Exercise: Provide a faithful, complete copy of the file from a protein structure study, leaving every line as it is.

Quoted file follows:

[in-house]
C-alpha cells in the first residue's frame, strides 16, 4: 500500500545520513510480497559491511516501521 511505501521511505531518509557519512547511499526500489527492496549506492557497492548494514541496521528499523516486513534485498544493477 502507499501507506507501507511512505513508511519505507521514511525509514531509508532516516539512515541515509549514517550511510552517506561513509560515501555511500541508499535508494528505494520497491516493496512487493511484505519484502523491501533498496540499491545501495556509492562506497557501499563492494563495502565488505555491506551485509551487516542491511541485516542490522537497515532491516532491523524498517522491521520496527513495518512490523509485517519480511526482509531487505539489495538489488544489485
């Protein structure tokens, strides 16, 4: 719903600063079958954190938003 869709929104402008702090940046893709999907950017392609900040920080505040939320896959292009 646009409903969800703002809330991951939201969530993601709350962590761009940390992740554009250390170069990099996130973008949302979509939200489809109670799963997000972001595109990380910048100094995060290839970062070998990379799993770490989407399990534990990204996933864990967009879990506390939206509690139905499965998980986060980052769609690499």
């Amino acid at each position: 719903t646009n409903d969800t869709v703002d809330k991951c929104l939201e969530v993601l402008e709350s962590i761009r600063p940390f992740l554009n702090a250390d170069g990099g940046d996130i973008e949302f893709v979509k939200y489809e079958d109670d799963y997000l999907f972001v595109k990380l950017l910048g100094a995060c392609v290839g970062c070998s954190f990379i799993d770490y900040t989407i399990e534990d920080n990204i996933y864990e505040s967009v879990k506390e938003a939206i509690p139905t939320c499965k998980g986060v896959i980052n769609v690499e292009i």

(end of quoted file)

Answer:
[in-house]
C-alpha cells in the first residue's frame, strides 16, 4: 500500500545520513510480497559491511516501521 511505501521511505531518509557519512547511499526500489527492496549506492557497492548494514541496521528499523516486513534485498544493477 502507499501507506507501507511512505513508511519505507521514511525509514531509508532516516539512515541515509549514517550511510552517506561513509560515501555511500541508499535508494528505494520497491516493496512487493511484505519484502523491501533498496540499491545501495556509492562506497557501499563492494563495502565488505555491506551485509551487516542491511541485516542490522537497515532491516532491523524498517522491521520496527513495518512490523509485517519480511526482509531487505539489495538489488544489485
């Protein structure tokens, strides 16, 4: 719903600063079958954190938003 869709929104402008702090940046893709999907950017392609900040920080505040939320896959292009 646009409903969800703002809330991951939201969530993601709350962590761009940390992740554009250390170069990099996130973008949302979509939200489809109670799963997000972001595109990380910048100094995060290839970062070998990379799993770490989407399990534990990204996933864990967009879990506390939206509690139905499965998980986060980052769609690499």
């Amino acid at each position: 719903t646009n409903d969800t869709v703002d809330k991951c929104l939201e969530v993601l402008e709350s962590i761009r600063p940390f992740l554009n702090a250390d170069g990099g940046d996130i973008e949302f893709v979509k939200y489809e079958d109670d799963y997000l999907f972001v595109k990380l950017l910048g100094a995060c392609v290839g970062c070998s954190f990379i799993d770490y900040t989407i399990e534990d920080n990204i996933y864990e505040s967009v879990k506390e938003a939206i509690p139905t939320c499965k998980g986060v896959i980052n769609v690499e292009i």